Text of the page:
|Posted on:||Wednesday, 30th October, 2019|
Elfreda Whitty is CBM UK’s Programme Manager for our Ear and Hearing Care programme in Zambia, which is supported by the Scottish Government's International Development Fund. She recently travelled to Zambia to meet some of the nurses and clinical officers who are being trained as part of the programme, to help prevent disabling hearing loss in the country.
The medic in the clinic told me that the ten-year old boy sitting in front of us, under the canopy to protect from the midday African sun, had been told off by his teacher for being naughty in class because he didn't seem to be listening. In fact, he had begun to suffer from disabling hearing loss. And following the result of the ear examination at the outreach clinic in Kabwe that day, which his mother had taken him to, he would be referred to Beit Cure Hospital for further tests and the fitting of hearing aids. The nurse told his mother that he would be fast-tracked since he was at school and there would be follow up with his teachers to ensure they were aware of his impairment.
This young boy was one of over 200 patients, of all ages, that the community outreach clinic screened on the day that we visited. Each had their own story and some had travelled from many miles away. I had travelled to Zambia for 5 days to visit CBM’s Scottish Government funded programme and was observing an outreach clinic in Kabwe, 150 km north of the capital city Lusaka. The project is supporting our partner, Beit Cure Hospital, to train health care workers and community health assistants to strengthen community and primary health systems to promote increased accessible quality ear and hearing healthcare to a wider number of vulnerable people.
Disabling hearing loss in Zambia is a cause and consequence of poverty and an under-recognised consequence of major diseases or their treatments, including HIV/AIDS, malaria, tuberculosis, meningitis, maternal complications and childhood illnesses. Hardship and stigma occurs for all ages and genders.
Adults with hearing loss often face unemployment, and communication barriers affect relationships and access to information and services, further risking health and socio-economic problems. In children, it leads to poor language, cognitive and educational performance. According to a recent study, commissioned by CBM, it’s likely that there is a child in every Zambian school class with a progressively disabling, chronic ear infection.
There is a severe lack of formal ear and hearing care services in Central Province of Zambia. In just three of the Province’s 9 districts - Kabwe, Chibombo and Kapiri Mposhi - with a population of 903,023, there are an estimated 45,000 persons (5%) with disabling hearing loss and 72,000 (8%) with ear disease causing or risking hearing loss.
There is only one audiologist in Zambia. Tertiary Ear Nose Throat (ENT) and hearing aid services in Lusaka are costly, and late referrals worsen morbidity outcomes. Studies demonstrate that primary ear care and community hearing aid services are highly cost effective, with 50% of disabling hearing loss being preventable.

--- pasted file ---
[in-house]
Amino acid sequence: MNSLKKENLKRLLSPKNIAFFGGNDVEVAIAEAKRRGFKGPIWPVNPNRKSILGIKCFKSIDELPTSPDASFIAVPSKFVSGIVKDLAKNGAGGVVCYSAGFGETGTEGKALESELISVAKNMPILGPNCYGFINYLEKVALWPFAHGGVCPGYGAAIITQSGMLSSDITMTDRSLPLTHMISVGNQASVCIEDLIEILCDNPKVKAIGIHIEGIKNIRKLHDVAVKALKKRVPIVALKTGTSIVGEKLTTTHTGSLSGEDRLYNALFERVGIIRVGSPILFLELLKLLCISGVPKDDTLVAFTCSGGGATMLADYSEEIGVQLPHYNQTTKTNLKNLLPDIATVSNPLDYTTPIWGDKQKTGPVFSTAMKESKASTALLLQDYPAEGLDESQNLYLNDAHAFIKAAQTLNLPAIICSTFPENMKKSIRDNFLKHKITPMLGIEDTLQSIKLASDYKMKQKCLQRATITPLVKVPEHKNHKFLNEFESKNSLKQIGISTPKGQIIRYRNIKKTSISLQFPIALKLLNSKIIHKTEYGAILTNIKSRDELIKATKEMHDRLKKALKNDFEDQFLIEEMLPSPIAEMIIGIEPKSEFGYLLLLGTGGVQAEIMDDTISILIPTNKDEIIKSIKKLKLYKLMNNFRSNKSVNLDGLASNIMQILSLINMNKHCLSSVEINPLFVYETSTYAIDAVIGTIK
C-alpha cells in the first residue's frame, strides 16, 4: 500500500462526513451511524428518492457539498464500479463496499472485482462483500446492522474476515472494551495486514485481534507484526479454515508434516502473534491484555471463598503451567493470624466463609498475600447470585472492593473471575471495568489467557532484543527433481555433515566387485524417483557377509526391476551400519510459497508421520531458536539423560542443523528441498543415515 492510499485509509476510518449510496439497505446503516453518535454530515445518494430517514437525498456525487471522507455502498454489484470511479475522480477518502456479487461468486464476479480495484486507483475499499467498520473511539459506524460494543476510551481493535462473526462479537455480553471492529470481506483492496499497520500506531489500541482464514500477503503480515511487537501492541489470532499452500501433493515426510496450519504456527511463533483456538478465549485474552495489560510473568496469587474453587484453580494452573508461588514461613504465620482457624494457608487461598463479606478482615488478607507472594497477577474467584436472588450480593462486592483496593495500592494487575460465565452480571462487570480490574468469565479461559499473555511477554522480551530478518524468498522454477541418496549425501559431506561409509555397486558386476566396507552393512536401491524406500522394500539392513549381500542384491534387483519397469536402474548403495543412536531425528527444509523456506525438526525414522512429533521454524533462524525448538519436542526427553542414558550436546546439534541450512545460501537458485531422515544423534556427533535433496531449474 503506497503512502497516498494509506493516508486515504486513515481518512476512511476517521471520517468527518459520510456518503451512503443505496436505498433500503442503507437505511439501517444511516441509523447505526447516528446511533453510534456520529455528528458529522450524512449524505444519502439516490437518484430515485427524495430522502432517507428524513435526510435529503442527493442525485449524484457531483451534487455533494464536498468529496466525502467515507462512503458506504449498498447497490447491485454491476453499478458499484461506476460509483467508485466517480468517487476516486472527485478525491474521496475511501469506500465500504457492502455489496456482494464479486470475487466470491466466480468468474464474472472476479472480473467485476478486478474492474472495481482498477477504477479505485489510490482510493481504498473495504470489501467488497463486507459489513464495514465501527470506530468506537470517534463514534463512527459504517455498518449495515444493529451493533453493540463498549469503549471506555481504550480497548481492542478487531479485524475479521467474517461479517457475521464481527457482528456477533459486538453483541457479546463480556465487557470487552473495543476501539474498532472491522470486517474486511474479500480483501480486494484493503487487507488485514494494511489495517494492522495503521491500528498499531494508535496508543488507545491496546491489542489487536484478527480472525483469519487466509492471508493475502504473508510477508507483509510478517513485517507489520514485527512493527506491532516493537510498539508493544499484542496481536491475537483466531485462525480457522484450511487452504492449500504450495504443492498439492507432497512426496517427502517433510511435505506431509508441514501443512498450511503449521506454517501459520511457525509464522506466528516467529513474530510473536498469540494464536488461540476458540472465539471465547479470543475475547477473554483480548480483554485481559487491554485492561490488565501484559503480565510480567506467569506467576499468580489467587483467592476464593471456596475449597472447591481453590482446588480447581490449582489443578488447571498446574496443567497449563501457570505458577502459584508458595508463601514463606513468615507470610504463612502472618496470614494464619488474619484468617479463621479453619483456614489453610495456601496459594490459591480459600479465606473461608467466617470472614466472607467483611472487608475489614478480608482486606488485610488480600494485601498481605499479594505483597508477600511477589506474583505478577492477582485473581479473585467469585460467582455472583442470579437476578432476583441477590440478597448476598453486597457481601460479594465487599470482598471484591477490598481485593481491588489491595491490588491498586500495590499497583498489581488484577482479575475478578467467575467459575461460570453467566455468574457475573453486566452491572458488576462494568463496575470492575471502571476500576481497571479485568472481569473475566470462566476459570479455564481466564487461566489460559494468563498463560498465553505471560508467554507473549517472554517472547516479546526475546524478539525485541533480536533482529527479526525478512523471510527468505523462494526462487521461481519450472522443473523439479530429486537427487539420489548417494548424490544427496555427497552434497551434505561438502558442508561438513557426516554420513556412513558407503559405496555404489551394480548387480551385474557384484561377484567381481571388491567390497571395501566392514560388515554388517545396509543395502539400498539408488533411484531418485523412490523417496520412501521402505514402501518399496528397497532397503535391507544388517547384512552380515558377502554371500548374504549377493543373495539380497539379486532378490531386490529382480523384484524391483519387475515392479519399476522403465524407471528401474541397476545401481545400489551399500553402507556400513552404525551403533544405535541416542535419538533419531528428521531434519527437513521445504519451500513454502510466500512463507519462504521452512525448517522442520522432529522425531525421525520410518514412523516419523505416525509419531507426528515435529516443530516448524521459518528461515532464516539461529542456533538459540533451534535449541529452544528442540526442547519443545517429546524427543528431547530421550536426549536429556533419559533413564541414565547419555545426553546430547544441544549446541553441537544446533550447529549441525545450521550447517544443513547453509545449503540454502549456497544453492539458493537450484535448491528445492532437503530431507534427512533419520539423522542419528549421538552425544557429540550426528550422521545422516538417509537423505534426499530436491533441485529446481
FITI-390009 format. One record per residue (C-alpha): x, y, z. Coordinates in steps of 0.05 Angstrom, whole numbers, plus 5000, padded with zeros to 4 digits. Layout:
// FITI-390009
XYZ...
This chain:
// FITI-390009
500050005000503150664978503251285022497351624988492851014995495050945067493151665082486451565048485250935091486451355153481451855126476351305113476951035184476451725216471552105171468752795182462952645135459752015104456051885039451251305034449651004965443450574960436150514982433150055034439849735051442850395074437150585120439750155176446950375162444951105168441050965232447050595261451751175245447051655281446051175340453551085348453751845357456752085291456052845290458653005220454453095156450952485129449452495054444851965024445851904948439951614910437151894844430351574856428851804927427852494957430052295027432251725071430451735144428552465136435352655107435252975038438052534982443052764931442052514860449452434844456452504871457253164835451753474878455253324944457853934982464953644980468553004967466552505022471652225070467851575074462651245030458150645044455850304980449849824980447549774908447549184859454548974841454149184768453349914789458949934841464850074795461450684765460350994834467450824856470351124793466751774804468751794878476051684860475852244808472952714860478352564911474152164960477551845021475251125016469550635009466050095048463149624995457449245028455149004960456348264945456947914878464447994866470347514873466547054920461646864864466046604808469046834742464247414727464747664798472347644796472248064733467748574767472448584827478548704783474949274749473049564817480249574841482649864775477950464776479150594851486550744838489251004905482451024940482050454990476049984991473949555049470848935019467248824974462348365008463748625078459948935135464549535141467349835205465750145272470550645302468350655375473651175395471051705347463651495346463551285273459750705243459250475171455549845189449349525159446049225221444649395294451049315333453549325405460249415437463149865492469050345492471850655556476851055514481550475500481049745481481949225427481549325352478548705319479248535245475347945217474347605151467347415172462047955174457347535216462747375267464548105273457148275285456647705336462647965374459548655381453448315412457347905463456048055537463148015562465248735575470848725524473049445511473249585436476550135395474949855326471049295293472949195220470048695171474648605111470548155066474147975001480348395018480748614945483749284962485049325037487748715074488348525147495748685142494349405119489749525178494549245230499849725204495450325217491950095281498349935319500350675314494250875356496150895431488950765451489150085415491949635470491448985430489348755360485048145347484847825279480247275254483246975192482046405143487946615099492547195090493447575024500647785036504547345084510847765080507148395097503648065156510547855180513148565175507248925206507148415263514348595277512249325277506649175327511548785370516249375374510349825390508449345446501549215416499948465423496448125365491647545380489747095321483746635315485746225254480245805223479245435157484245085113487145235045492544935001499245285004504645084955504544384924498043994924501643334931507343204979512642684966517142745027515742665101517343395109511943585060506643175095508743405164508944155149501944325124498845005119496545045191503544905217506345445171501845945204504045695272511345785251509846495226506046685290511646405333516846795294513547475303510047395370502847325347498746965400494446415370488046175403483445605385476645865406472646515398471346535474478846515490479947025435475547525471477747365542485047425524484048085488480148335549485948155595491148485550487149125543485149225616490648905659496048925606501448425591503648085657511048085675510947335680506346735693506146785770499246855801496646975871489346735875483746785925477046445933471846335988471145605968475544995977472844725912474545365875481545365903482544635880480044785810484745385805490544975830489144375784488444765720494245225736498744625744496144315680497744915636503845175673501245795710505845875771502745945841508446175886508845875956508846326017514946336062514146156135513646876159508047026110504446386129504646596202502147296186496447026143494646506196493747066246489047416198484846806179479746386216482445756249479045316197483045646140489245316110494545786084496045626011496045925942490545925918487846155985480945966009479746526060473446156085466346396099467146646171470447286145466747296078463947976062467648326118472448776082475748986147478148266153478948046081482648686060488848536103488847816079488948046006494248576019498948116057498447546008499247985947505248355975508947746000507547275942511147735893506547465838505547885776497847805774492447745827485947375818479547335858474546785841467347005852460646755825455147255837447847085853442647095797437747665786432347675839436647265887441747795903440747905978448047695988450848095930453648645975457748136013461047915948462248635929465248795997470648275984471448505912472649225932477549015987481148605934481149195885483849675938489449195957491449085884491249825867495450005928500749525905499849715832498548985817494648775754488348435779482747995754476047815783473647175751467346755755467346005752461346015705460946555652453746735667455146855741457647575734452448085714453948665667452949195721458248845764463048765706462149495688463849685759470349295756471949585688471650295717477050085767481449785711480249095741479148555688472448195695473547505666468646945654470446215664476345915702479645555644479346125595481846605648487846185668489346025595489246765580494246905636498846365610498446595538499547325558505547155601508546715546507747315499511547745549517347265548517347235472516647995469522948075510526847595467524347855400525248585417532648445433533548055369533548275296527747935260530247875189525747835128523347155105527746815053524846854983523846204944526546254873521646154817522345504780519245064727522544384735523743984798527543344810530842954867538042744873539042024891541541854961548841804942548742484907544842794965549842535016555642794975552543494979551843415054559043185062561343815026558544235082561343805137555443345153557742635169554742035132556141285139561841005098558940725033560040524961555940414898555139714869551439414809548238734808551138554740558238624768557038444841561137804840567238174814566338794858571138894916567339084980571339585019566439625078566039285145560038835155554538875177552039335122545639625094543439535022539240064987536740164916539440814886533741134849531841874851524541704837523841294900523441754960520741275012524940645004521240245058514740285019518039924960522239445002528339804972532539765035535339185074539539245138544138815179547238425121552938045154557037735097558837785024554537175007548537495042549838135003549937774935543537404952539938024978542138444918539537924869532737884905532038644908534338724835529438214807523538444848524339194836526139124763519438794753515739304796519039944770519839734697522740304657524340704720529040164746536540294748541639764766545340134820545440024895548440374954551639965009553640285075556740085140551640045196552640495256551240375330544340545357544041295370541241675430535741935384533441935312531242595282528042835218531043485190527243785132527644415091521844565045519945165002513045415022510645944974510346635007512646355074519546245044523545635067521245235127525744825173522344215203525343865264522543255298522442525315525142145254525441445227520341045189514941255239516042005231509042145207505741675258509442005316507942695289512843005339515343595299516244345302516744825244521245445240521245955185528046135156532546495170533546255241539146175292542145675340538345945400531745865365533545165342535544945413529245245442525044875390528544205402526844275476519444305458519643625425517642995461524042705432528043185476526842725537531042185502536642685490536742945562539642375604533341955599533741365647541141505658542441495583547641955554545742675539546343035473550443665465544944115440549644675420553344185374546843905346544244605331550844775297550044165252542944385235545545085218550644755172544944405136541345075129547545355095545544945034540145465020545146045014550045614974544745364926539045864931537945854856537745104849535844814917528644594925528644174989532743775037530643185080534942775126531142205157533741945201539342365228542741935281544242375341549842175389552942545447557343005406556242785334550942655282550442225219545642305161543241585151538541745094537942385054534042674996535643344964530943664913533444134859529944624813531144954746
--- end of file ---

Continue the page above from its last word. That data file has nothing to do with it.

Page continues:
In spite of this, among community members and health workers, there is minimal understanding of hearing loss, or basic ear care; with opportunities to promote prevention, rehabilitation and social inclusion being frequently missed.
As a result, this project is training and equipping a total of 105 nurses and clinicians, 12 audiology assistants and 240 community health assistants across Central Province. These health care workers are then equipped to treat and diagnose cases in their health centres. More broadly it ensures that there is greater sensitisation in their communities of the importance of ear and hearing care and to ensure there is awareness of outreach clinics and school-screenings, which allows patients to be screened, treated and where necessary, referred in greater numbers and closer to their homes.
During the visit, I was able to speak to some of the current trainee nurses and clinical officers who used the outreach clinic to put into practice their training over the last 2 weeks at Beit Cure Hospital in Lusaka. Once they completed their two-week training, they returned to their medical centres across Central Province.
One of the students told me that before his training, he had noticed that many people had challenges with ears but he did not have an otoscope to screen or diagnose them and was unsure what to do. They tried to use their phone light, which also wasn’t effective. Following his training, he now felt much more confident to make a diagnosis and crucially treat – for example in the removal of a foreign body or to treat an infection. Another recent graduate said she really appreciated the WhatsApp group that had been set up amongst the graduates as peer support learning and as a forum to allow them to ask direct advice on particular cases from the ENT Surgeon who trained them and who was also on the group chat.
On my last day of the visit, I was privileged to witness 12 trainees graduate at Beit Cure. The group were young, enthusiastic, and proud of their achievement so far. As we took the obligatory selfies with their certificates, they told me they were looking forward to putting all their new knowledge into practice and that they really appreciated the difference the training had made. Their course leader had just told them that they were now on the front line now to help fight disabling hearing loss in their country. At least now they were equipped with the knowledge and tools to fight that battle.
Images: Top – 5-year-old Grace being examined by audio technician Patson at CBM’s partner Beit Cure Hospital in Zambia ©CBM/Hayduk. Bottom – CBM UK’s programme manager Elfreda Whitty and graduate medical students at Beit Cure Hospital.